Dear visitors! For technical reasons, meeting with the organizers of the «Weeks of Conscience» postponed to  indefinite period. We apologize.

Little Photographs

William Carrick.
Russian Types. Saint-Petersburg. 1860s.
Gelatin silver print.
Private collection Unknown photographer.
Summer in the Ancestral Estate of Piotr Durnovo (Russian Interior Minister), Treskino, Saratov Government. 1914.
Gelatin silver print.
Nadezhda Durnovo Archive Unknown photographer.
Automobile-Sledge of Nicholas II in the Hands of Revolutionary Masses. Petrograd. 1917.
Yakov Shteinberg.
First Days of the Revolution. Petrograd. 1917.
Gelatin silver print.
Private collection Arkady Shaikhet.
Meeting at a Collective Farm. 1928.
Foot-Messengers and Wanderers. 1924.
Gelatin silver print.
Private collection Yury Rybchinsky.
Stall. Belgorod Region. 1970s.
‘After a friendly visit’. Pereslavl-Zalessky. 1979.
Gelatin silver print.
Artist’s collection Alexander Rodchenko.
Daughter. Moscow. 1927.
Mother and Daughter. Moscow. 1926.
Mother, Daughter and Wife. Moscow. 1930.
Gelatin silver print.
Private collection Yelizaveta Mikulina.
‘Have a light’.
A Concert for the Convalescent.
Sons Visiting their Father.
The Arriving Wounded are Being Welcomed by a Cup of Tea.
Evacuation Hospital #2386. 1942.
Gelatin silver print.
Private collection Viacheslav Butuzov.
Bathing One’s Daughter in a Communal Flat. Moscow. 1952.
Gelatin silver print.
Private collection

William Carrick. Russian Types. Saint-Petersburg. 1860s. Gelatin silver print. Private collection

Unknown photographer. Summer in the Ancestral Estate of Piotr Durnovo (Russian Interior Minister), Treskino, Saratov Government. 1914. Gelatin silver print. Nadezhda Durnovo Archive

Unknown photographer. Automobile-Sledge of Nicholas II in the Hands of Revolutionary Masses. Petrograd. 1917. Yakov Shteinberg. First Days of the Revolution. Petrograd. 1917. Gelatin silver print. Private collection

Arkady Shaikhet. Meeting at a Collective Farm. 1928. Foot-Messengers and Wanderers. 1924. Gelatin silver print. Private collection

Yury Rybchinsky. Stall. Belgorod Region. 1970s. ‘After a friendly visit’. Pereslavl-Zalessky. 1979. Gelatin silver print. Artist’s collection

Alexander Rodchenko. Daughter. Moscow. 1927. Mother and Daughter. Moscow. 1926. Mother, Daughter and Wife. Moscow. 1930. Gelatin silver print. Private collection

Yelizaveta Mikulina. ‘Have a light’. A Concert for the Convalescent. Sons Visiting their Father. The Arriving Wounded are Being Welcomed by a Cup of Tea. Evacuation Hospital #2386. 1942. Gelatin silver print. Private collection

Viacheslav Butuzov. Bathing One’s Daughter in a Communal Flat. Moscow. 1952. Gelatin silver print. Private collection

Moscow, 1.08.2012—26.08.2012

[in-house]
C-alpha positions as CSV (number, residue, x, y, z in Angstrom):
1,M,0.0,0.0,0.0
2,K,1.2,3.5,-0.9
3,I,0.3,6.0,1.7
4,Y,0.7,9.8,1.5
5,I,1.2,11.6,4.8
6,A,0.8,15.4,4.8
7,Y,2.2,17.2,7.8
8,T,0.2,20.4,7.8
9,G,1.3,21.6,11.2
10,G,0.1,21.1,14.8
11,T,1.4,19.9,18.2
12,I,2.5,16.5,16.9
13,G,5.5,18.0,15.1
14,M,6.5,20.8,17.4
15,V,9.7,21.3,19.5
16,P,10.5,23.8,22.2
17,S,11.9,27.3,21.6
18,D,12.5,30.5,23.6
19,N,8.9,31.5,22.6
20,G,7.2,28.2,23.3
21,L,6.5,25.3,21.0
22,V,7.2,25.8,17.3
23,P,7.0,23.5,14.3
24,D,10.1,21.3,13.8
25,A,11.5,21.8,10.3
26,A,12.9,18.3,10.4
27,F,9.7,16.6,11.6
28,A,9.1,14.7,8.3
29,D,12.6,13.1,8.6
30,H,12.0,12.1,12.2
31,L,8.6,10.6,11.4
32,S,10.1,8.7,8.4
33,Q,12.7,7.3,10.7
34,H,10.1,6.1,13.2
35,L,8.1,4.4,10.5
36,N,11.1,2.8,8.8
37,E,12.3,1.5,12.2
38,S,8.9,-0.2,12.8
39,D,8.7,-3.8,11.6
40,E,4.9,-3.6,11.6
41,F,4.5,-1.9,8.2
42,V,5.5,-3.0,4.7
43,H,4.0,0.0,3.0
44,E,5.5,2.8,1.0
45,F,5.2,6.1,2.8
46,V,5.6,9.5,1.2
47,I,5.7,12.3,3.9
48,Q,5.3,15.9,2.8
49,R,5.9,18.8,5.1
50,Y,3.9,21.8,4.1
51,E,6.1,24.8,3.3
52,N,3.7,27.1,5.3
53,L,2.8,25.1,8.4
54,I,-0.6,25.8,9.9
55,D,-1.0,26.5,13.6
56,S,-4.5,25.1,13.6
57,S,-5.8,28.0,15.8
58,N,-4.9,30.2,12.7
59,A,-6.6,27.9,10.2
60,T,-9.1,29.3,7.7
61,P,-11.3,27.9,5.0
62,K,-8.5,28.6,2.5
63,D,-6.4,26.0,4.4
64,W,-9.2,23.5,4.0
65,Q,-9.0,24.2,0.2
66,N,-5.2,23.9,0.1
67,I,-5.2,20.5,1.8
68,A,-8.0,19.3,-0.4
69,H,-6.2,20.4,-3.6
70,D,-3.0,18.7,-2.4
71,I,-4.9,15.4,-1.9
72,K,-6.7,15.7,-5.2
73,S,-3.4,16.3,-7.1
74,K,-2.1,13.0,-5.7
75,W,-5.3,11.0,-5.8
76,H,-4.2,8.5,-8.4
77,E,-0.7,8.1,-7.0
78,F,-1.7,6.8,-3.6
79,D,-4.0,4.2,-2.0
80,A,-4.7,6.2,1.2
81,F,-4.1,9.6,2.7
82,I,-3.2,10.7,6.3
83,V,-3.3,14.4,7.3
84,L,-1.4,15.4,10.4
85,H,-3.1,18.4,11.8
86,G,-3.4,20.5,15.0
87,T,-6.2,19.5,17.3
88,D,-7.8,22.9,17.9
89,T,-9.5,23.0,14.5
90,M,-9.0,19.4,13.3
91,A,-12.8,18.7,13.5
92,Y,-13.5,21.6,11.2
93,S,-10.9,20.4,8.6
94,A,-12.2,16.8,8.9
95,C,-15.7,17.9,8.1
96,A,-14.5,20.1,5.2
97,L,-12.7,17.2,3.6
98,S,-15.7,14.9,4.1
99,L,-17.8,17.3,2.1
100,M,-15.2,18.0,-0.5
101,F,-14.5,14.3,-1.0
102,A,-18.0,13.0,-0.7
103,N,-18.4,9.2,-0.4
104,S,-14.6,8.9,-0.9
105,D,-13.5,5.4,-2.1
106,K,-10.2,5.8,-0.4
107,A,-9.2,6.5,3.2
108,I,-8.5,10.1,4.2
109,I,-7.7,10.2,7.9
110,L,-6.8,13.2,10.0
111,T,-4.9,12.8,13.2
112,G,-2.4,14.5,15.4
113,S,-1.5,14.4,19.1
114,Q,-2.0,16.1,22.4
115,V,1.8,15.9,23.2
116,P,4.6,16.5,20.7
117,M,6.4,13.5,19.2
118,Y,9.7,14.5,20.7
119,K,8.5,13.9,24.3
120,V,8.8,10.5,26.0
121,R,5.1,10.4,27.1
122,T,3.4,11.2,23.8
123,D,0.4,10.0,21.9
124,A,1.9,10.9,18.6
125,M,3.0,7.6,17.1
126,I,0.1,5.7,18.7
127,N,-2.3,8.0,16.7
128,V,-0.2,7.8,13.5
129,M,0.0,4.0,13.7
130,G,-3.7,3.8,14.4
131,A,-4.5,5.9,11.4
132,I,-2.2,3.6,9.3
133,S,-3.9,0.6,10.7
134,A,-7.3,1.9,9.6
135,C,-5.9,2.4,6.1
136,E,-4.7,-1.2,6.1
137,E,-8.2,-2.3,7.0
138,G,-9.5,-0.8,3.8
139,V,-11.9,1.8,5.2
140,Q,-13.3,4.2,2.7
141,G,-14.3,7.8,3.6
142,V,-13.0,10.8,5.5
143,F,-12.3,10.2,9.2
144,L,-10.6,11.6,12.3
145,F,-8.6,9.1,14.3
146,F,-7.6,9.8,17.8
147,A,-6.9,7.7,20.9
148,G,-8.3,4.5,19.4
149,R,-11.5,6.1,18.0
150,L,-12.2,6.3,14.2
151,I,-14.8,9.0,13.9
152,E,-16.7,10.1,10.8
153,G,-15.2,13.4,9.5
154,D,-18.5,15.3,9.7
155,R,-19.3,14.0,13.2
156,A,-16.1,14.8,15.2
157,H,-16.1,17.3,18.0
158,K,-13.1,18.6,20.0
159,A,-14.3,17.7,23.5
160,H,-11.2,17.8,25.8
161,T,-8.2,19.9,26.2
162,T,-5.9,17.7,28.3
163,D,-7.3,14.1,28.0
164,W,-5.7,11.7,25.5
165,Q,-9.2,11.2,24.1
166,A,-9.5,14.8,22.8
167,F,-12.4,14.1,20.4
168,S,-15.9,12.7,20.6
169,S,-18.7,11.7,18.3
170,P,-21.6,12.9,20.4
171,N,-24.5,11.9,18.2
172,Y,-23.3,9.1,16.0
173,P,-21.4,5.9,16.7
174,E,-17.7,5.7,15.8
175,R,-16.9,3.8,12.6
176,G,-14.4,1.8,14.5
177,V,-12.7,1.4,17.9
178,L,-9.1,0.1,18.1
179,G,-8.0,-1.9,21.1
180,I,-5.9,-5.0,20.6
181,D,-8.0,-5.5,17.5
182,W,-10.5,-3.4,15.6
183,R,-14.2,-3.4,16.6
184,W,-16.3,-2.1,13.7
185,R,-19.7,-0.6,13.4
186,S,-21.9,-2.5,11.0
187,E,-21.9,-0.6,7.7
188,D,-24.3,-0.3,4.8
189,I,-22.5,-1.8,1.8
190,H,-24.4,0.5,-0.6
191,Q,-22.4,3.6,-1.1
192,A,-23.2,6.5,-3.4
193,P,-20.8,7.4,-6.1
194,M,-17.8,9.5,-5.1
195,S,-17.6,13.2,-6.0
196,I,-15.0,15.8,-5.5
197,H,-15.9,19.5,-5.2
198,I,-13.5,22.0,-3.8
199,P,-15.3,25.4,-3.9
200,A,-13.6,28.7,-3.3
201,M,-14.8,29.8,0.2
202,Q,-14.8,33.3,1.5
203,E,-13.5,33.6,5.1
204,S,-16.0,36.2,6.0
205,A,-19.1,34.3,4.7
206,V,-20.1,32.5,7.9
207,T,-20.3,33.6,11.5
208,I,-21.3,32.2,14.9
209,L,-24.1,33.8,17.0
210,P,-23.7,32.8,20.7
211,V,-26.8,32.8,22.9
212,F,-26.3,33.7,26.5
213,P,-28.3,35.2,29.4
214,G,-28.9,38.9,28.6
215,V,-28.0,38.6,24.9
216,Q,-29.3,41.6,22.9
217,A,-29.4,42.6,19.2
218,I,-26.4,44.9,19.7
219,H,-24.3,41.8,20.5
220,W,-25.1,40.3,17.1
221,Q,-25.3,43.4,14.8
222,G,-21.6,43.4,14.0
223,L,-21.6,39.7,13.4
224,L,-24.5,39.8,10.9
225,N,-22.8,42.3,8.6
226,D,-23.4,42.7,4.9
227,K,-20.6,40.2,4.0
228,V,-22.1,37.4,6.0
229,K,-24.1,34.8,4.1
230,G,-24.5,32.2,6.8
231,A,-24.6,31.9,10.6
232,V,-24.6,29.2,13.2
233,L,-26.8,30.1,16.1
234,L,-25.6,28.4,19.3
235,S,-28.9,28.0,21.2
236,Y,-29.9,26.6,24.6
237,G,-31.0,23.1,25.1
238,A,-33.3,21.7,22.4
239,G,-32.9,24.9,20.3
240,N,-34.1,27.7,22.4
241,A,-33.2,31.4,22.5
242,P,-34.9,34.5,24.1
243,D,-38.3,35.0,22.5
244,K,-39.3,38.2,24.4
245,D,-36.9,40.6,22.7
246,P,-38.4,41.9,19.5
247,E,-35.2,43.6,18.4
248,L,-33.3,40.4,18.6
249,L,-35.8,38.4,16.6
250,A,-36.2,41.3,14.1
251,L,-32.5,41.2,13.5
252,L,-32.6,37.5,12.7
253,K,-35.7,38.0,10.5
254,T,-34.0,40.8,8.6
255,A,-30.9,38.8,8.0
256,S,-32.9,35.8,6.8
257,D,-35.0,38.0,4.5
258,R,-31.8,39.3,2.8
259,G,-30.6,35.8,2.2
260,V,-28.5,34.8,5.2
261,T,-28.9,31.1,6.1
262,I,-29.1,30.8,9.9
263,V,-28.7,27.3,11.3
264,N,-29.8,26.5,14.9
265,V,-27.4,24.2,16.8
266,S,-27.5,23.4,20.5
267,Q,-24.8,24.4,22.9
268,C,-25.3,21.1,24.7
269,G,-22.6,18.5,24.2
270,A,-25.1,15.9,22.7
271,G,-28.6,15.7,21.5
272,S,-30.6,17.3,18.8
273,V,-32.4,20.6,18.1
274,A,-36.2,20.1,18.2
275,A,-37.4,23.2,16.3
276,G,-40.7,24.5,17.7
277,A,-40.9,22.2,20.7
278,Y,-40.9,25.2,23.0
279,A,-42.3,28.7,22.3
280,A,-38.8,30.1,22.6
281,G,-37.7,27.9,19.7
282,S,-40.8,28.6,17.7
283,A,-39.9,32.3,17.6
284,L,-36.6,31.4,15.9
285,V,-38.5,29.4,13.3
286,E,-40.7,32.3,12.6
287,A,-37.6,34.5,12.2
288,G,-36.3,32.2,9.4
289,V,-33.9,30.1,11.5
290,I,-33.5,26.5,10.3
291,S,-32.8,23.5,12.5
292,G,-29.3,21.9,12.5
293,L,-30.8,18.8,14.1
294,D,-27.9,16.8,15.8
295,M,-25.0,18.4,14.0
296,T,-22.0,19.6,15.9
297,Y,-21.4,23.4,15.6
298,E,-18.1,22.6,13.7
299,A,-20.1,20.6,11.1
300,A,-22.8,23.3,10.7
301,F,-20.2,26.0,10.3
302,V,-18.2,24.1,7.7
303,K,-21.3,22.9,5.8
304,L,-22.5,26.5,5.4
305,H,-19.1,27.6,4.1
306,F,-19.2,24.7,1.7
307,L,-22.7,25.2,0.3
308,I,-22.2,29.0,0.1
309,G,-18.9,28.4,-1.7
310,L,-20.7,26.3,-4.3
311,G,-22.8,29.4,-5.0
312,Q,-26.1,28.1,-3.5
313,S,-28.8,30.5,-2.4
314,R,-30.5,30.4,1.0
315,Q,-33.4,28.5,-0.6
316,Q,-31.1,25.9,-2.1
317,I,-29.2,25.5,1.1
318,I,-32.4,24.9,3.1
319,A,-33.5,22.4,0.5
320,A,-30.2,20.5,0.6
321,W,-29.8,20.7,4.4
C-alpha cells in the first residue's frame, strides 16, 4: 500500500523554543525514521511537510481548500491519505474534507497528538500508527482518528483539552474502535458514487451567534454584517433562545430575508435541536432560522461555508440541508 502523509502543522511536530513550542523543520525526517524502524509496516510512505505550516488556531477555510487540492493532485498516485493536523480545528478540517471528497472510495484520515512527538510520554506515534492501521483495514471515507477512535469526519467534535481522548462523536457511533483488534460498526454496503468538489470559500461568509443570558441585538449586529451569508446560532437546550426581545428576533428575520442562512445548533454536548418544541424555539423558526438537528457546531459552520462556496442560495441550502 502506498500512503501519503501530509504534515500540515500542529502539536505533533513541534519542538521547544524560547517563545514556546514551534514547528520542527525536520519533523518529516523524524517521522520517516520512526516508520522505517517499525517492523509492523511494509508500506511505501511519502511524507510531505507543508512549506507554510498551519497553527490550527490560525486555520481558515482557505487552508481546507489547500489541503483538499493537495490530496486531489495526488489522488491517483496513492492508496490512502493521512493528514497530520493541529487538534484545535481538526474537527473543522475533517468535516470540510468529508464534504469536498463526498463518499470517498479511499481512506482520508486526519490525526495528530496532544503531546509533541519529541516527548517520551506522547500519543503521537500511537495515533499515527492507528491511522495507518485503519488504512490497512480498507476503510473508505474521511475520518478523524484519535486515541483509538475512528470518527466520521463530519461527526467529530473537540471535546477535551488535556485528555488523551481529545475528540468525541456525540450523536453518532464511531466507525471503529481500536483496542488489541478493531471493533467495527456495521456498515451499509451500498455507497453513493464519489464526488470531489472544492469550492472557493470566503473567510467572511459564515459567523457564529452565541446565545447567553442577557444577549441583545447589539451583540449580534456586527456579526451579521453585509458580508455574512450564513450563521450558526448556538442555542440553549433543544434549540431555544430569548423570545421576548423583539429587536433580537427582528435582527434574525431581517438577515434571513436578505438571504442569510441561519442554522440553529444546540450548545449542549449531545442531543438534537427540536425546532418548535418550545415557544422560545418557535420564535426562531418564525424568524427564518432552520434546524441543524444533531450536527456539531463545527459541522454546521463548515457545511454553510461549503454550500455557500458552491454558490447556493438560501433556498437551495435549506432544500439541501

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Curator: Sergey Burasovsky

Curator: Sergey Burasovsky

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Opening day photos

Vladimir Golubkov, Olga Sviblova, curator of Brassai's retrospective Agnes de Gouvion Saint Cyr and curator of "Little photographs" exhibition Sergey Burasovsky Marina Loshak Photographers Grigoriy Yaroshenko and Georgy Pervov Serge Golovach Irina Mann Kirill Alyavdin and Alexander Shatalov Anton Belov and Sergey Kapkov

For mass-media

The ’Little Photographs’ exhibition presents unique photographic materials by such classics of Russian photography as Alexander Rodchenko, Sergei Prokudin-Gorsky, William Carrick, Georgy Zelma, Arkady Shaikhet and Dmitri Baltermants, by recognised contemporary photographers like Yuri Rybchinsky, Vladimir Filonov, Viktor Akhlomov and Sergey Burasovsky, and also by unknown photographers.

The exhibits include numerous contact prints, test sheets, studio portraits intended as ’mementos’, congratulatory photo cards, sketches of everyday life and experimental versions of photographs the audience will already know from final prints. Especially valuable are images never previously printed and preserved only as test shots — for example, a number of photographs by A. Rodchenko.

In our day-to-day existence we have all used photographs of widely differing sizes. The most appropriate dimensions for exhibitions were from 30×40 cm up to several metres. Prints of 24×30 or 18×24 cm were utilised for publication in newspapers and magazines. The most popular size for family albums was 9×12 cm. Official documents required snapshots of 6×4 or 3×4 cm. Professional photographers made contact prints or test prints measuring from 24×36 mm to 9×12 cm for working with or storing negatives.

There was huge demand for print runs of photo postcards (10×15 cm). Photographers were keen to print photographic miniatures that were then used as gifts to friends or greeting cards.

Developments in technology and computer science have simply eradicated the demand for many small forms of photography: contact and test prints have been replaced by digital files, domestic albums by online galleries on Odnoklassniki, Facebook, etc.

In this exhibition we show the remarkable refinement of the vanishing small photograph, an art object that is no less compelling than large-scale images.

With the support of

Renault

Strategic information partner

Арт Хроника

General information partner

TimeOut от 11.03

Information partners

Первый канал 13.03.12 Коммерсант FM Foto-Video 13.03.12 Winzavod art review 13.03.12 be in Foto.ru 13.03.12 DI Арт-Гид 13.03.12

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